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Epidermolysis bullosa (EB) is a family of inherited skin diseases characterized by fragile skin that is prone to breakdown and blistering. Blisters can be found on the skin, but can also occur on the mouth, esophagus and eye.
EB is classified into four main types of diseases, ranging severity from very mild to very severe and debilitating. In the mildest cases, blistering is limited to the hands and feet after strenuous activity. In severe cases, a patient can experience scarring and disfiguring effects caused by their EB and endure constant, painful sores covering most of their body. Severe forms of EB can also cause other problems, such as poor growth, anemia, low bone mass, chronic constipation and trouble swallowing.
Unfortunately, there is no cure for EB. Treatment mainly centers on wound care and early diagnosis and treatment of complications.
EB is a genetic disease, involving least 14 different genes. Genetic changes lead to absent or abnormal structural proteins that are needed to anchor the top layer of skin (epidermis) and middle layer of skin (dermis) together. Because of these abnormalities, the skin is not able to withstand friction, resulting in the easy formation of blisters and sores.
EB can be found in people of both sexes, and of all ages, races and ethnic groups. EB is found in approximately 1 out of every 50,000 live births, making it a fairly rare disease.
EB is inherited, meaning one or both parents either have EB or are carriers for EB. A geneticist can assess the future likelihood of having a child with EB if it is known that one or both parents carry or have EB.
Symptoms of EB are present at birth or in early infancy. Other times, symptoms do not arise until later on with crawling, walking or physical activity. Symptoms may vary, depending on the type of EB. Blisters may be localized, appearing only on the hands and feet, or generalized, present on much of the body surface.
In some cases, EB can be presumed based on symptoms and family history. In many cases, a skin biopsy is taken for testing. Genetic testing is an additional option.
If one of our doctors suspects that your child has EB, there are a number of things they might do to confirm the diagnosis, including:
Unfortunately, there is no cure for epidermolysis bullosa currently. Treatment centers on wound care and managing other symptoms of EB. It is important to remember that there is no one-size-fits-all approach to treating EB. A patient might need all of these approaches, or just a few:
Children's Colorado offers the only center in the region for babies, kids and teens with epidermolysis bullosa. Our specially trained and experienced clinicians provide the delicate, individualized care that kids require. Patients typically participate in physical and occupational therapies to address issues of mobility, equipment needs, feeding and hand function.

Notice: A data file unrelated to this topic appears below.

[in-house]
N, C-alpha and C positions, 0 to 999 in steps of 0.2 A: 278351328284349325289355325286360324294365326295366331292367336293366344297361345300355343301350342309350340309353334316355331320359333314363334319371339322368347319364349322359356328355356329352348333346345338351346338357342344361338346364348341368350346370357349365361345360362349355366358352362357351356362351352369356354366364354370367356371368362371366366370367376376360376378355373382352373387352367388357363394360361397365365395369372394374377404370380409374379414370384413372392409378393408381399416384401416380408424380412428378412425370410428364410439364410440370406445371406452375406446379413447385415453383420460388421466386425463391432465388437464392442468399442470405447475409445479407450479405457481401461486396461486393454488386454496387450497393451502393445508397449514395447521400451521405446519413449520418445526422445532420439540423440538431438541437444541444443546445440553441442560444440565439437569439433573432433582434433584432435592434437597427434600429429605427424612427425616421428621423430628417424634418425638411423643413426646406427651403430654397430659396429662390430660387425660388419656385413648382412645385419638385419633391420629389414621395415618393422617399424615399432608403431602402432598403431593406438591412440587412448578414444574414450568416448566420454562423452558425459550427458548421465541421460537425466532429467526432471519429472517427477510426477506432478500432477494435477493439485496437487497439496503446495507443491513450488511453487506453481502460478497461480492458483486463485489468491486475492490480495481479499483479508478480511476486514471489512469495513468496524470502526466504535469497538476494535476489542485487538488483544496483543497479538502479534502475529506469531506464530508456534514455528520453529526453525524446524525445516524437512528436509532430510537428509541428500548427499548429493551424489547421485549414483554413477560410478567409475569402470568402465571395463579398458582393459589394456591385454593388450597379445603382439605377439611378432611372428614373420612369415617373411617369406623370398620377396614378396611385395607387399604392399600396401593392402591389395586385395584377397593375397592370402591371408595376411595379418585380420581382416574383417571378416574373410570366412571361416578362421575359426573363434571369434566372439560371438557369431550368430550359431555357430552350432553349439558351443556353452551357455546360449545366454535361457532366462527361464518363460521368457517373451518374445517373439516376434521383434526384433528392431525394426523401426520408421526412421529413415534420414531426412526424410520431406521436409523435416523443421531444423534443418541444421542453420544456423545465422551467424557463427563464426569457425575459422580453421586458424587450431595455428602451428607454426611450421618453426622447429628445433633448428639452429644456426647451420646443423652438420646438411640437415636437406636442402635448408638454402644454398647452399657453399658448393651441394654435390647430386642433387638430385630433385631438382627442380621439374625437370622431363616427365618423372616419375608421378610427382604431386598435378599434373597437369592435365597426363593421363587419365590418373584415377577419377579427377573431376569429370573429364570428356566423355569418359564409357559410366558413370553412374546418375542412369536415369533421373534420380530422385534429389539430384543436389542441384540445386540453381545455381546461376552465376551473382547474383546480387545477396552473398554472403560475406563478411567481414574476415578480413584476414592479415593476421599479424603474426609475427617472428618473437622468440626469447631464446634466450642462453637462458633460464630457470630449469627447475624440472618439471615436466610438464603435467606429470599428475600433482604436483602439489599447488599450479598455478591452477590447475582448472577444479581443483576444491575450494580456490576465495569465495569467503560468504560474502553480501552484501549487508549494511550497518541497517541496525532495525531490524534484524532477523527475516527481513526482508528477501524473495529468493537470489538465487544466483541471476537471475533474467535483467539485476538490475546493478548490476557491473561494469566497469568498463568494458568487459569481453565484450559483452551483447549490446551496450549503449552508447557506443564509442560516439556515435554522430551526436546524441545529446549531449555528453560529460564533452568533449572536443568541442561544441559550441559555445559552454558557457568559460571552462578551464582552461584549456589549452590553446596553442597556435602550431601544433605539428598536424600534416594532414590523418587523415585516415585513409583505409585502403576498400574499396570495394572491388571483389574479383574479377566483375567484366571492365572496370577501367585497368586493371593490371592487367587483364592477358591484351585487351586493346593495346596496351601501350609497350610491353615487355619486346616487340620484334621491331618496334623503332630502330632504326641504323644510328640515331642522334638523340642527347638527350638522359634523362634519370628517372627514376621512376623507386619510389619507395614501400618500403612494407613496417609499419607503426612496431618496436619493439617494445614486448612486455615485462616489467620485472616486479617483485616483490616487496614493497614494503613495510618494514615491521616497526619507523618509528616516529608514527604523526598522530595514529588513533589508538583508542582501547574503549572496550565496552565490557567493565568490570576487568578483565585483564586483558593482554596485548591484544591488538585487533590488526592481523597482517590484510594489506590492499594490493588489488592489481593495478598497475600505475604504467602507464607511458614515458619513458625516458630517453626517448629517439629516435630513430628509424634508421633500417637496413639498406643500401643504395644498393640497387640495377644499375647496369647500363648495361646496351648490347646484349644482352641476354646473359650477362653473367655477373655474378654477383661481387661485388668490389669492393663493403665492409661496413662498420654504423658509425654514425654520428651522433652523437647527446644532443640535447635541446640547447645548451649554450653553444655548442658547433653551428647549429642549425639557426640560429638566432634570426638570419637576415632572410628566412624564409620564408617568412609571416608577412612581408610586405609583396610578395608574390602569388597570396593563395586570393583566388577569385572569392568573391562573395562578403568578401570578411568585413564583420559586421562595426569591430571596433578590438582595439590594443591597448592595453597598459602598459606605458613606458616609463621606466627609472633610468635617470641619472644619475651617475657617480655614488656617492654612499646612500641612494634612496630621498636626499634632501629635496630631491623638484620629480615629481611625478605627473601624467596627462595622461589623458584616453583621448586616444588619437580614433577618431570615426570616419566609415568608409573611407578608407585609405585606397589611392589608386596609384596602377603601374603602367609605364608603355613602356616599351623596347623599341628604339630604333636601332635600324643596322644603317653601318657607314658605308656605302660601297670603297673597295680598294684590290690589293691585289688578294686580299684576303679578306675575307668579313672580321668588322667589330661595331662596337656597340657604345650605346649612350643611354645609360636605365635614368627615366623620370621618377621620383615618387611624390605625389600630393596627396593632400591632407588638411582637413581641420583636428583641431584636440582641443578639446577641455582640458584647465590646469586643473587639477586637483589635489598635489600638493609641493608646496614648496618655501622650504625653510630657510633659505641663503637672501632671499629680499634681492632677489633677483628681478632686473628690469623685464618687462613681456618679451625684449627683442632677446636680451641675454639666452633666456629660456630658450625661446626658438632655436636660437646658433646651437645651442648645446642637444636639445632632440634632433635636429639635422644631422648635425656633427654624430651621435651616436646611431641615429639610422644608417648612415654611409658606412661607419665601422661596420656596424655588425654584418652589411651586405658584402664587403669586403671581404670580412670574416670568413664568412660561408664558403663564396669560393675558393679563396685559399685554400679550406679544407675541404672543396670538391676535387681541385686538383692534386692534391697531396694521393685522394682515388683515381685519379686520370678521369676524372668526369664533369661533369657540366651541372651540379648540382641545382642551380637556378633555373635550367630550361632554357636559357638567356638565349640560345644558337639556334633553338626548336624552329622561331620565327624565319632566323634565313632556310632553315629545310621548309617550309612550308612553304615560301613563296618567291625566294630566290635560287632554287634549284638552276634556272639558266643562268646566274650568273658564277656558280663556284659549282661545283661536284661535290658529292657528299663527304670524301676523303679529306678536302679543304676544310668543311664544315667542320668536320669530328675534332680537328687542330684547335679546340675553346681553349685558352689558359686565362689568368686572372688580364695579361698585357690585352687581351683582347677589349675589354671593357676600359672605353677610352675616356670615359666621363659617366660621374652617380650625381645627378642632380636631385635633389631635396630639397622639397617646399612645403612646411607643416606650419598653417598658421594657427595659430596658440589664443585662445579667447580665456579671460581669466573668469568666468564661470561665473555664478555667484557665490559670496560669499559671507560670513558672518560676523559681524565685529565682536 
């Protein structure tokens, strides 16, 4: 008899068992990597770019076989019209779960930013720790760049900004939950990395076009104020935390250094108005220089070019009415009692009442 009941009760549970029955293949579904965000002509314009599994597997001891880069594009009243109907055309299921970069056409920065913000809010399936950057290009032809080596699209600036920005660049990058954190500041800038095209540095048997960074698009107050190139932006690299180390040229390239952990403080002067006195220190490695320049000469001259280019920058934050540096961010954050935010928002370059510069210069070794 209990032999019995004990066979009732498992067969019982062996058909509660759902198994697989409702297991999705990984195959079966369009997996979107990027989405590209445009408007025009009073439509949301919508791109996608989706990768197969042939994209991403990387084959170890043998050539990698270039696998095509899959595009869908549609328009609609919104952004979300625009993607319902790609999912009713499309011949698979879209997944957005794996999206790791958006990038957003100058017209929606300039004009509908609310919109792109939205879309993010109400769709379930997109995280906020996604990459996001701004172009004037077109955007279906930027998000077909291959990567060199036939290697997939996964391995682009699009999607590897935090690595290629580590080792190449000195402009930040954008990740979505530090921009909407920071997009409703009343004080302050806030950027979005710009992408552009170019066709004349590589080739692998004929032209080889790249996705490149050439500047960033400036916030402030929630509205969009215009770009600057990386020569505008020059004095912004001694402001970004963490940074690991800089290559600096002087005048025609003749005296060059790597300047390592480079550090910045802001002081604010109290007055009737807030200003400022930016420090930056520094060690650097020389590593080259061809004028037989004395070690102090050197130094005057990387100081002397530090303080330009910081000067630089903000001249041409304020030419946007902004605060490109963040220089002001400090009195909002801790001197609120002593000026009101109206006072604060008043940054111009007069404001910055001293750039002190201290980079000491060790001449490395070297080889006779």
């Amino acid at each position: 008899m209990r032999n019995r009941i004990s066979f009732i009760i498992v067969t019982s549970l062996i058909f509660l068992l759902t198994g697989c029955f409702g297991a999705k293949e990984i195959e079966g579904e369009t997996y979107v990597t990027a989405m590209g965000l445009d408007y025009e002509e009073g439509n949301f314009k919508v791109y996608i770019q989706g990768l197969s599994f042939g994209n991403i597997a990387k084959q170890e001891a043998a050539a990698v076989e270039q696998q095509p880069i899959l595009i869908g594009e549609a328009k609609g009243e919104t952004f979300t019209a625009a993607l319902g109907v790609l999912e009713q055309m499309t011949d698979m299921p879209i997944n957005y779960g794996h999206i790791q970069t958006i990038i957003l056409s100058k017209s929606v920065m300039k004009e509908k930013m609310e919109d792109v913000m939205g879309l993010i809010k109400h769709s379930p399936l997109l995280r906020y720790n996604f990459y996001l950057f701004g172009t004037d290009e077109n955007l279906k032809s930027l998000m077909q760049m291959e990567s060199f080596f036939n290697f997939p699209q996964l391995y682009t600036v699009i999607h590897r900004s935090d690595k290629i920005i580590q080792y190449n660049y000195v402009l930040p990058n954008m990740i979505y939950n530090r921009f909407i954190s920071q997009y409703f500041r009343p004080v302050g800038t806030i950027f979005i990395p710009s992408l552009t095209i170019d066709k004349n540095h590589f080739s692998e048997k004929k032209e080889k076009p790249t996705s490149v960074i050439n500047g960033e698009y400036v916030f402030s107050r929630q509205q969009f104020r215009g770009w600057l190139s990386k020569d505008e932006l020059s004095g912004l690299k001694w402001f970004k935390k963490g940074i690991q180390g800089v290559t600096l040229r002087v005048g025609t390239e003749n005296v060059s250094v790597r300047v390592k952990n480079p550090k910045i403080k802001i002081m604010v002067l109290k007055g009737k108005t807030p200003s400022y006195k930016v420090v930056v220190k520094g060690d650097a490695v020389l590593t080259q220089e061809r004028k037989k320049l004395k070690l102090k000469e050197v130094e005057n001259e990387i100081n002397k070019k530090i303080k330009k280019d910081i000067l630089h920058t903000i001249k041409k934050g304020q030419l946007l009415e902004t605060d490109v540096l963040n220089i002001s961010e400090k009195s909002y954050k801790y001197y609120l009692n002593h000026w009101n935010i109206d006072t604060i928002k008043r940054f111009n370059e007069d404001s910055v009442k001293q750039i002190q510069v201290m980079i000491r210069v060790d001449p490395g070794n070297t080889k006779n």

The epidermolysis bullosa clinic
We know that no two cases of EB are the same. We offer a multidisciplinary clinic, available once every month, where patients see clinical staff from various departments of Children’s Colorado, including dermatology, pediatrics, nutrition, physical therapy, occupational therapy, anesthesia and social work. In addition, consultation with dentistry, pain management, psychiatry, gastroenterology and other specialists is available, depending on the patient’s needs.
Decisions regarding pain management during procedures and exams are made with the family and the EB team to determine what is best for each child. Patients have access to anesthesia services and a pain management team to minimize pain for procedures and exams, and a full-time EB nurse who assists with in-hospital dressing changes. The clinic also provides a valuable opportunity for parents to network and talk to other parents of affected children.
Following each clinic, the EB team will coordinate care and formalize recommendations to aid your child’s primary care provider. A full report is generated after each visit.
Winter adventure camp
Each year the EB clinic sponsors a winter adventure camp (Camp Spirit) for children with recessive dystrophic EB. The camp is held in Winter Park, Colorado, where the campers ski in bi-skis, learn to drive a dog sled, ride snow mobiles and see wildlife. Campers also get to participate in engaging evening activities. For more information about the Winter Adventure Camp, please contact the Dermatology Clinic at 720-777-8445.